“It is so doable,” McEver said. “We keep brushing it aside.”

Those experiencing homelessness in Johnson County say they’re eager to improve their situations, but it’s hard to gain a foothold after they’ve stumbled. Most spoke with The Star on condition that their last names not be used.

Lisa had been living with her sister in Overland Park but was kicked out last fall because she was drinking too much. She accepts responsibility for that but says she has quit drinking and is trying to pull her life together.

She bought a 2002 Chevy Blazer with the last of her retirement savings. She can shower at the Salvation Army but not stay there. She has recently started work as a waitress but is weary of sleeping in the few Walmart parking lots that allow cars to stay overnight.

“I’m trying to do better, but it’s hard,” she said.

Identifying the unsheltered

This year’s homeless point-in-time count measured people living in emergency shelters, transitional housing, in tents or cars or who were otherwise “unsheltered” on the night of Jan. 23. The count identified 168 individuals in Johnson County, up from 130 in 2017.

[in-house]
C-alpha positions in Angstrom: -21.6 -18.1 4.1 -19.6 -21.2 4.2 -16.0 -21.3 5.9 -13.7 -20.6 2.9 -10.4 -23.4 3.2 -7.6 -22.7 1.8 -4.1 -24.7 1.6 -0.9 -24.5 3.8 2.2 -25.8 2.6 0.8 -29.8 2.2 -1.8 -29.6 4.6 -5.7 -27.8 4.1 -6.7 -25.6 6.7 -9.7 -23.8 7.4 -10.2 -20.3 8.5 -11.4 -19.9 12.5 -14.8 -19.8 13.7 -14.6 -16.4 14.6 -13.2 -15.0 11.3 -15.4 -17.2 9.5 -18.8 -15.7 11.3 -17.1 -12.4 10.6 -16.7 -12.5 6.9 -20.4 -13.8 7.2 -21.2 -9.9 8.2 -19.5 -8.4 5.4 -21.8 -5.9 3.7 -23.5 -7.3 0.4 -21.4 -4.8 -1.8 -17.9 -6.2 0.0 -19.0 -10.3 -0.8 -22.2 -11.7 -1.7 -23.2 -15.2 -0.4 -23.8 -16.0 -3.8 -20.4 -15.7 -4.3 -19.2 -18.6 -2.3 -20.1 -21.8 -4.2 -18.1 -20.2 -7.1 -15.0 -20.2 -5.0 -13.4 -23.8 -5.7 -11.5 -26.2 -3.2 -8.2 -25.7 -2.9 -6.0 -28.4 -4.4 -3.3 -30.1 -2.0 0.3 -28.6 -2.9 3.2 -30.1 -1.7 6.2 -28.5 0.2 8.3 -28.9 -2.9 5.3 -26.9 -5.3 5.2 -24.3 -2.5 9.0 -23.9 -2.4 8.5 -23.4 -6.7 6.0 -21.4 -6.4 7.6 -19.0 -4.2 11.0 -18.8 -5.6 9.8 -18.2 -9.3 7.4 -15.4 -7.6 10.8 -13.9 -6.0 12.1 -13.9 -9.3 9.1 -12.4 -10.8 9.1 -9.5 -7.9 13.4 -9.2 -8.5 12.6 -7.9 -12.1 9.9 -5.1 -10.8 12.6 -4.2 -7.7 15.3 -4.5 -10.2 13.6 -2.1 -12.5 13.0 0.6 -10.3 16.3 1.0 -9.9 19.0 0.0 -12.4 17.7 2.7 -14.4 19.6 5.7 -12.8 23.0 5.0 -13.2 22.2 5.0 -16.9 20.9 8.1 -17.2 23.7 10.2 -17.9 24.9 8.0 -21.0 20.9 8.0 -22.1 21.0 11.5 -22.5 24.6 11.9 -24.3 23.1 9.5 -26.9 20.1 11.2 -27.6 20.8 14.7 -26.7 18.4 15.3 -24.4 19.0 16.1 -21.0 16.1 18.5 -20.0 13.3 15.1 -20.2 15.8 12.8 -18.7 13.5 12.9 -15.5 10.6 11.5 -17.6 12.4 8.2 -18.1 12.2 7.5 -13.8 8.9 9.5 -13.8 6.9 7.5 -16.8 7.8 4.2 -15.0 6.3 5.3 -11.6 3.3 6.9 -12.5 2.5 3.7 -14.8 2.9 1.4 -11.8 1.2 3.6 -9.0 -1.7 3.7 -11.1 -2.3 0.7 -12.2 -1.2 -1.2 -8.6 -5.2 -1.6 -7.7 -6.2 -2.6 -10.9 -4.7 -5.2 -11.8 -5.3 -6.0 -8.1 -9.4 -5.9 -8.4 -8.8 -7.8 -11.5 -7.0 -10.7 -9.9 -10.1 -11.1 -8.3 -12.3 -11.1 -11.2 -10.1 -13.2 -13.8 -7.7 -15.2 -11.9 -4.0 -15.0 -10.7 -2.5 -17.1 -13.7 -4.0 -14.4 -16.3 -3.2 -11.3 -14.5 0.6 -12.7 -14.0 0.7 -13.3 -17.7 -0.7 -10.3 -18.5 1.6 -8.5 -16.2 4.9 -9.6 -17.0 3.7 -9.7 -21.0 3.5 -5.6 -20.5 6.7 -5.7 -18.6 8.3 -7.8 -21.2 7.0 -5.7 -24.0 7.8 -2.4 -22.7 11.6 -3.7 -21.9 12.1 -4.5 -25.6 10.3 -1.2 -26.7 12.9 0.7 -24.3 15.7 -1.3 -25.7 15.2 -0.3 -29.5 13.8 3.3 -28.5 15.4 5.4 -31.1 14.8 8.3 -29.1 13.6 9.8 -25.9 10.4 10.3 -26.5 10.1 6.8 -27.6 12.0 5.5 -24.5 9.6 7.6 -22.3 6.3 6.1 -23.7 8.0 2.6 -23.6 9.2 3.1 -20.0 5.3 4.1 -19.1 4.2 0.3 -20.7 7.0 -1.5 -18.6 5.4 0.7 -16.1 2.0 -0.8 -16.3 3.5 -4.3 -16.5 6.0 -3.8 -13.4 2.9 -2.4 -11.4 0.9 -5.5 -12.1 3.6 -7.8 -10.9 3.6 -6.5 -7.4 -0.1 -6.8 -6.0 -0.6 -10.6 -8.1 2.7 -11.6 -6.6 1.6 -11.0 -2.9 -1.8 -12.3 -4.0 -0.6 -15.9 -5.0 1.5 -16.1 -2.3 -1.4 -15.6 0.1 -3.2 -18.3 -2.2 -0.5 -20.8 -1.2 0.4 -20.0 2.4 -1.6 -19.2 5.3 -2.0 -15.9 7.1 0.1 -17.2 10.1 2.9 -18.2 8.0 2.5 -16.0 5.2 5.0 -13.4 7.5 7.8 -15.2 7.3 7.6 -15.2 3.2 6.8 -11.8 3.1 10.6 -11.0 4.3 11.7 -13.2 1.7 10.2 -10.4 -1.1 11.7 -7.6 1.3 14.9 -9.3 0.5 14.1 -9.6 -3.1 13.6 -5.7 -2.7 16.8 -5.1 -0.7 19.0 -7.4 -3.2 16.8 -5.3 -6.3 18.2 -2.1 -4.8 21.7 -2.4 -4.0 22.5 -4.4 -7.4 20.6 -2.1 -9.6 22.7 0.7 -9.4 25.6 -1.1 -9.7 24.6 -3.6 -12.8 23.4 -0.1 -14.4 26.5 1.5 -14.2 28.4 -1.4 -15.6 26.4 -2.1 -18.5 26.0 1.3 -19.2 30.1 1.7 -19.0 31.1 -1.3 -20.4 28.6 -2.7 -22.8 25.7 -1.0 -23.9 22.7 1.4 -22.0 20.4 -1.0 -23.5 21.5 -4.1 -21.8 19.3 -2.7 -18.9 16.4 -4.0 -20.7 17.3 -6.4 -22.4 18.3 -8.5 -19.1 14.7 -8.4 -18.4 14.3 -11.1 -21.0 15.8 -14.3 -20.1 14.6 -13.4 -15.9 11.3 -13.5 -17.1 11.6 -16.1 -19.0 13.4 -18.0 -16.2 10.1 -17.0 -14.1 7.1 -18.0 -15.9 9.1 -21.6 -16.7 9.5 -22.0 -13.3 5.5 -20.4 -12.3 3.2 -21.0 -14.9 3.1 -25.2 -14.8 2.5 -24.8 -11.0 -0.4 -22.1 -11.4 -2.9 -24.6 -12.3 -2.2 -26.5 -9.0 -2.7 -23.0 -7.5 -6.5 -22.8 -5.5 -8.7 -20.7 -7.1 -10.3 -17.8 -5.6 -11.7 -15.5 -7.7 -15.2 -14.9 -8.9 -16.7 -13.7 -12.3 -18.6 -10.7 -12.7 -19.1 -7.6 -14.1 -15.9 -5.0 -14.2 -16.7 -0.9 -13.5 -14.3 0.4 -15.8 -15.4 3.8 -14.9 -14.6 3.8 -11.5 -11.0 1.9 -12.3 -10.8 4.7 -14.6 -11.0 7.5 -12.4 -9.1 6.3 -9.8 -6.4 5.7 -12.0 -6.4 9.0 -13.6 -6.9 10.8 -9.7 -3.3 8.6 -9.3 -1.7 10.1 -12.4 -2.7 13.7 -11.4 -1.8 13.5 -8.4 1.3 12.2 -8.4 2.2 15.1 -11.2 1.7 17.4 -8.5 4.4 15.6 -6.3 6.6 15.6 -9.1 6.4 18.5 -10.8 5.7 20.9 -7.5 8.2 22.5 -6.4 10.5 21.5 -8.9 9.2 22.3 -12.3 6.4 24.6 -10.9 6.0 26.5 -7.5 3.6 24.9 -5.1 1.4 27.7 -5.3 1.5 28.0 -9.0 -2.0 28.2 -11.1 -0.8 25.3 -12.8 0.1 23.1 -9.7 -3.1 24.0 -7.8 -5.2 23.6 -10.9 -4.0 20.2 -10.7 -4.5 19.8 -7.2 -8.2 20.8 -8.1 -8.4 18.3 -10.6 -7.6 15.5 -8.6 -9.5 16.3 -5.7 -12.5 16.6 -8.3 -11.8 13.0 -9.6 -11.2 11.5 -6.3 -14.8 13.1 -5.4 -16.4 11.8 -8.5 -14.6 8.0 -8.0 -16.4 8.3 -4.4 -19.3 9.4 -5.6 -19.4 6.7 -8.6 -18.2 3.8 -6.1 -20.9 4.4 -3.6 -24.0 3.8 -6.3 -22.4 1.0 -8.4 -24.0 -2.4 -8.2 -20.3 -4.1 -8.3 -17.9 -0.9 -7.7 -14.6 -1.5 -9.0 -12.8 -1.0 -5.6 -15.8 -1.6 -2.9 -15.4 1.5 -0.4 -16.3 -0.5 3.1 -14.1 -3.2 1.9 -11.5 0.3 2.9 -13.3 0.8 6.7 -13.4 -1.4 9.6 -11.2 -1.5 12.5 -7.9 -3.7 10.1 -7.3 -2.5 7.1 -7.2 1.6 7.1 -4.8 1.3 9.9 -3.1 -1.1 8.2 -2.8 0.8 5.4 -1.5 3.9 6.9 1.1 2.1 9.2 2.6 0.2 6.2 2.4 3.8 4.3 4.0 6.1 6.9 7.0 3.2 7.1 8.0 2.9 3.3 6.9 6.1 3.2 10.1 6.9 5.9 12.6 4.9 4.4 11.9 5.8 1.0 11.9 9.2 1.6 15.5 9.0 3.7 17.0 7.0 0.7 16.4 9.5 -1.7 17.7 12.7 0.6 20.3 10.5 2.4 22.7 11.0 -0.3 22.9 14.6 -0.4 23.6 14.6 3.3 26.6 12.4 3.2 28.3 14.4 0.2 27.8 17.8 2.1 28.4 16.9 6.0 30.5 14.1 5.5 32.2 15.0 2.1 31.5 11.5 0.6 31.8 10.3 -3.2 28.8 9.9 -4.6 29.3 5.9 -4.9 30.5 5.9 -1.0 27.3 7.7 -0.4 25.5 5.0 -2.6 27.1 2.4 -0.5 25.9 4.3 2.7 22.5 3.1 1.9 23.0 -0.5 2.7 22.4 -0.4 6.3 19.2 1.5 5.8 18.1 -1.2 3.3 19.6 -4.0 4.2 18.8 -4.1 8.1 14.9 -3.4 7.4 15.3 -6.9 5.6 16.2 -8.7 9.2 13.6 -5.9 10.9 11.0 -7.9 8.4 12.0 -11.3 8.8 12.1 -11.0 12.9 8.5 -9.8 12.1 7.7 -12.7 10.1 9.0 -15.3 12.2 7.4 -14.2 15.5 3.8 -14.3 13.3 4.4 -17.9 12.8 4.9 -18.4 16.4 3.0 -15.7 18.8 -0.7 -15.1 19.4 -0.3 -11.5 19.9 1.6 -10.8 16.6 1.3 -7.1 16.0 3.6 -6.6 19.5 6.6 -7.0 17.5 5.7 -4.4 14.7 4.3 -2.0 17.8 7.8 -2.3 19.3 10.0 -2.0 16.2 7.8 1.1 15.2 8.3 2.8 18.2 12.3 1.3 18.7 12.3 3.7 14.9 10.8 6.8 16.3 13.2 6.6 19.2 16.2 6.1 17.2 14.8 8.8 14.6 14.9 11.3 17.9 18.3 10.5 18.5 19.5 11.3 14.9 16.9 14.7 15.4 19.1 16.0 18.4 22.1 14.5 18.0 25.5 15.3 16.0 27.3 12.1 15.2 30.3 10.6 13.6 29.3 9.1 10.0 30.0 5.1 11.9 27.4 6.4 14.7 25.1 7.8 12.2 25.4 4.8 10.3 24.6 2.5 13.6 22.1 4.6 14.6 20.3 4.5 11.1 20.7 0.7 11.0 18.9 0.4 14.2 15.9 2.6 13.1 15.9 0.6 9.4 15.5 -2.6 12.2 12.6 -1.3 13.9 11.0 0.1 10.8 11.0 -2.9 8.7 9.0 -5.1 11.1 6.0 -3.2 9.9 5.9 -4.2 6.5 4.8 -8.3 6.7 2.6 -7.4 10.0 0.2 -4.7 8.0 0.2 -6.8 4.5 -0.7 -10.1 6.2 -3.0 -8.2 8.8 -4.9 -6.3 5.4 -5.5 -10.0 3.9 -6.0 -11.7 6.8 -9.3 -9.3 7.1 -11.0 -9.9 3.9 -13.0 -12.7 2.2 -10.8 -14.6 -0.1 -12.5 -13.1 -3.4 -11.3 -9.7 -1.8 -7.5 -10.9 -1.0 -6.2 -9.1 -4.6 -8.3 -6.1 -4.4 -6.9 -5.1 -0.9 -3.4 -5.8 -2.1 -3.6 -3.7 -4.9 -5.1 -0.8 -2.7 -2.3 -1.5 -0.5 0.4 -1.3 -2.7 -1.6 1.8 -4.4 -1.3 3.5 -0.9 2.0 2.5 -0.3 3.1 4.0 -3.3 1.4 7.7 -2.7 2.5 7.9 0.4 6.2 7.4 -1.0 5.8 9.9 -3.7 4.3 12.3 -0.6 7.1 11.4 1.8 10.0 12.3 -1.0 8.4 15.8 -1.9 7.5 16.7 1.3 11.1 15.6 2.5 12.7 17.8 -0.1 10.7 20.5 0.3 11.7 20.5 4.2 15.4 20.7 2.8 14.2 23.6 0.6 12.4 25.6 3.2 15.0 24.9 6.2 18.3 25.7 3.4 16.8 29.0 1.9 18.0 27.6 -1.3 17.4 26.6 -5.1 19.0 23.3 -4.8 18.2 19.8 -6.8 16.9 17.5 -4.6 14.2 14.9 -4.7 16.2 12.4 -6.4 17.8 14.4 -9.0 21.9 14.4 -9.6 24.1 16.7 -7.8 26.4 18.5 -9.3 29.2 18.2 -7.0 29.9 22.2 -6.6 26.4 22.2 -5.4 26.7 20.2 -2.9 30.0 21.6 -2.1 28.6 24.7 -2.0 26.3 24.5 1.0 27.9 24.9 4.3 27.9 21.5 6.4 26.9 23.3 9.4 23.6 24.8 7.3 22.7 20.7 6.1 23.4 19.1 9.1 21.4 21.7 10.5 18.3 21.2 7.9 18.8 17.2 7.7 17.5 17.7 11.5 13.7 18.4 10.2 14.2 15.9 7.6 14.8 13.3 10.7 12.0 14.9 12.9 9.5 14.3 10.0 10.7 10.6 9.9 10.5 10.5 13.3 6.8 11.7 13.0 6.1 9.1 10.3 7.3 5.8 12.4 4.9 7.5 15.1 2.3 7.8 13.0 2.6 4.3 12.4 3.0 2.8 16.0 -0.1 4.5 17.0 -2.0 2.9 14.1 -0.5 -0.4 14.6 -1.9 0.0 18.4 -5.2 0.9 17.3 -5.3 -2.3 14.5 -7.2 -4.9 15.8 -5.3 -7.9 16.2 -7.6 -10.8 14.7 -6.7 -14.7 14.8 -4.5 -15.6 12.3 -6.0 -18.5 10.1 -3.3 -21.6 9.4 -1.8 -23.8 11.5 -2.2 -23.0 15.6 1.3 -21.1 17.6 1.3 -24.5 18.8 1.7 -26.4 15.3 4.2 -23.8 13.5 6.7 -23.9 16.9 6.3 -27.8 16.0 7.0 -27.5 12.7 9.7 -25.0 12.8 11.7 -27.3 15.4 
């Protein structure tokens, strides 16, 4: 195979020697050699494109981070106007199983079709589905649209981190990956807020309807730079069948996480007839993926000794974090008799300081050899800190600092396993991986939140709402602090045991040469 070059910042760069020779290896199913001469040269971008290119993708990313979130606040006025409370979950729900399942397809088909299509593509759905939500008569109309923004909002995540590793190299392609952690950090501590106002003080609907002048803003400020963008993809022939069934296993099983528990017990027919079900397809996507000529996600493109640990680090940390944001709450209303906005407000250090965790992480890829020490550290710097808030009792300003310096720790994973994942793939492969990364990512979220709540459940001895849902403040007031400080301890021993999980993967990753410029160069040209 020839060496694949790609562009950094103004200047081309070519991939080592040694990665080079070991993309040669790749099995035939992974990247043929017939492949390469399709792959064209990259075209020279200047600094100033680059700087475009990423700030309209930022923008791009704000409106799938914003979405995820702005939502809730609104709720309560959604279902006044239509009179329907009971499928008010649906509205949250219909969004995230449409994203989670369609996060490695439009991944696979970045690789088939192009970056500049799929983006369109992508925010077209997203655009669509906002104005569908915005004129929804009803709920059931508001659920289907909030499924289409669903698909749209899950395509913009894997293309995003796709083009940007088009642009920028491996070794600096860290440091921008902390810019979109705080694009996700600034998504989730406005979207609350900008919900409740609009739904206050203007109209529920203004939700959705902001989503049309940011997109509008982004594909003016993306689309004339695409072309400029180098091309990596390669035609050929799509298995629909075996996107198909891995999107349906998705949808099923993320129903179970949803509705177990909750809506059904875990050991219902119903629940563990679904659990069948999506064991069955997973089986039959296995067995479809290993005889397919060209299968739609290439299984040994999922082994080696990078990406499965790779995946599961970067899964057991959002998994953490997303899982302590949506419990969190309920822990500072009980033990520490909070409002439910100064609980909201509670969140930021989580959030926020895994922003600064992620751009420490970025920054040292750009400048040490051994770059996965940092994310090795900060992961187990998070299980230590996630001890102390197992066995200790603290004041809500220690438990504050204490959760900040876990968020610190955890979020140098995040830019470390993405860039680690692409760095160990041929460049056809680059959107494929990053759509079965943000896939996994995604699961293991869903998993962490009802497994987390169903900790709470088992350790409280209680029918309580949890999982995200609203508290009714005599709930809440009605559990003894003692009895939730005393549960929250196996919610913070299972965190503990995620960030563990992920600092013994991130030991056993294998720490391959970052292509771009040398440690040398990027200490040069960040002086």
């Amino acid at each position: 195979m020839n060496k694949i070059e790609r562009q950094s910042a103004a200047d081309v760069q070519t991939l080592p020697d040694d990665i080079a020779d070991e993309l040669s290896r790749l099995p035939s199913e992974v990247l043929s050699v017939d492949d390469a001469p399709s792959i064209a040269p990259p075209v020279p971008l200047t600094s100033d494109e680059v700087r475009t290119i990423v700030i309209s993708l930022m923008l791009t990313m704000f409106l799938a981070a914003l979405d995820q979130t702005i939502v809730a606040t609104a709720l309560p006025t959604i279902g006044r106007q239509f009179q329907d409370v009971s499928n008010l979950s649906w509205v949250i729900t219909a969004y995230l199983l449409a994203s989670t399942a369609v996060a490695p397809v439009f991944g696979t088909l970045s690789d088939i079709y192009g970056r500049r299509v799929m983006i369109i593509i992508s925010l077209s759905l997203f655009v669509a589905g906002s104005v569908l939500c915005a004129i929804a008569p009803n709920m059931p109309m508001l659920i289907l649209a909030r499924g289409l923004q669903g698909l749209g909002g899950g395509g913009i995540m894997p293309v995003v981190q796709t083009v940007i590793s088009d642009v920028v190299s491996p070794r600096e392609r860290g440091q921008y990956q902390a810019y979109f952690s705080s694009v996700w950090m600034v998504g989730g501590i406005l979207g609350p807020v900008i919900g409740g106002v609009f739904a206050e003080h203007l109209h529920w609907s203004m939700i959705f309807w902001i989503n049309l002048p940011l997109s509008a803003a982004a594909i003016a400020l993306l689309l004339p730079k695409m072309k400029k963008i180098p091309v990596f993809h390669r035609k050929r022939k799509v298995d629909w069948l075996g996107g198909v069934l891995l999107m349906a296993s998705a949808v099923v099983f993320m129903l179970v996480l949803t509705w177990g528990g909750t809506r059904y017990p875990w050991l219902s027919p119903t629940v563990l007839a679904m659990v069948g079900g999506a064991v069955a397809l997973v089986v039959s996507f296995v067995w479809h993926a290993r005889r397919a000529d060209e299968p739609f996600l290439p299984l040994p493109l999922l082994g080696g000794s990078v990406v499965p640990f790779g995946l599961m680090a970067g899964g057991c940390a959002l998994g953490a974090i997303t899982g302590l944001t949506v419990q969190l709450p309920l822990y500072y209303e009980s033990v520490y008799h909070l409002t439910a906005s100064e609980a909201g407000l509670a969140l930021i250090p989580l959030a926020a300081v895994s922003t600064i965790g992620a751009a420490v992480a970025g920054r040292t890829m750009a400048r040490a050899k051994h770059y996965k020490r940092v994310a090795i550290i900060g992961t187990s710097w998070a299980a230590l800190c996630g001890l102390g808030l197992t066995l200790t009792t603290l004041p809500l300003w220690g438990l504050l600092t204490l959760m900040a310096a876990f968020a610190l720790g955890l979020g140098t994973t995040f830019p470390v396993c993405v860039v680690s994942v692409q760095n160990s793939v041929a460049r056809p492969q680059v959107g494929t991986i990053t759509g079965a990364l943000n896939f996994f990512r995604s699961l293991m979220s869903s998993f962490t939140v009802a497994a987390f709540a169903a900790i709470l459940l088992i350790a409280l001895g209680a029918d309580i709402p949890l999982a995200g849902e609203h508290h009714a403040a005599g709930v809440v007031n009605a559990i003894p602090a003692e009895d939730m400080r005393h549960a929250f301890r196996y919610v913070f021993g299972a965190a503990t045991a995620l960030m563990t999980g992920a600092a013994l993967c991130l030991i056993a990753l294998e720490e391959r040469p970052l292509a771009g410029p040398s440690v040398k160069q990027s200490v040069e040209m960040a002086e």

This year’s count for Jackson and Wyandotte counties hasn’t yet been released, but it totaled 1,671 last year, including 229 unsheltered.

Johnson County’s unsheltered ranks included working people, three young adults, four veterans and other men and women in their 40s, 50s and even into their 70s.

“This is Johnson County’s responsibility,” said Valorie Carson, a director with United Community Services of Johnson County who helps oversee the county’s annual homeless count for HUD. “We need to be responsive to the needs of our residents as opposed to relying on adjacent counties around us."

Evie Craig, who runs Kansas City’s reStart homeless services agency that often takes in people who cross the state line, agrees Johnson County needs to step up to the plate. Especially because it’s a wealthy county and its homeless population is manageable.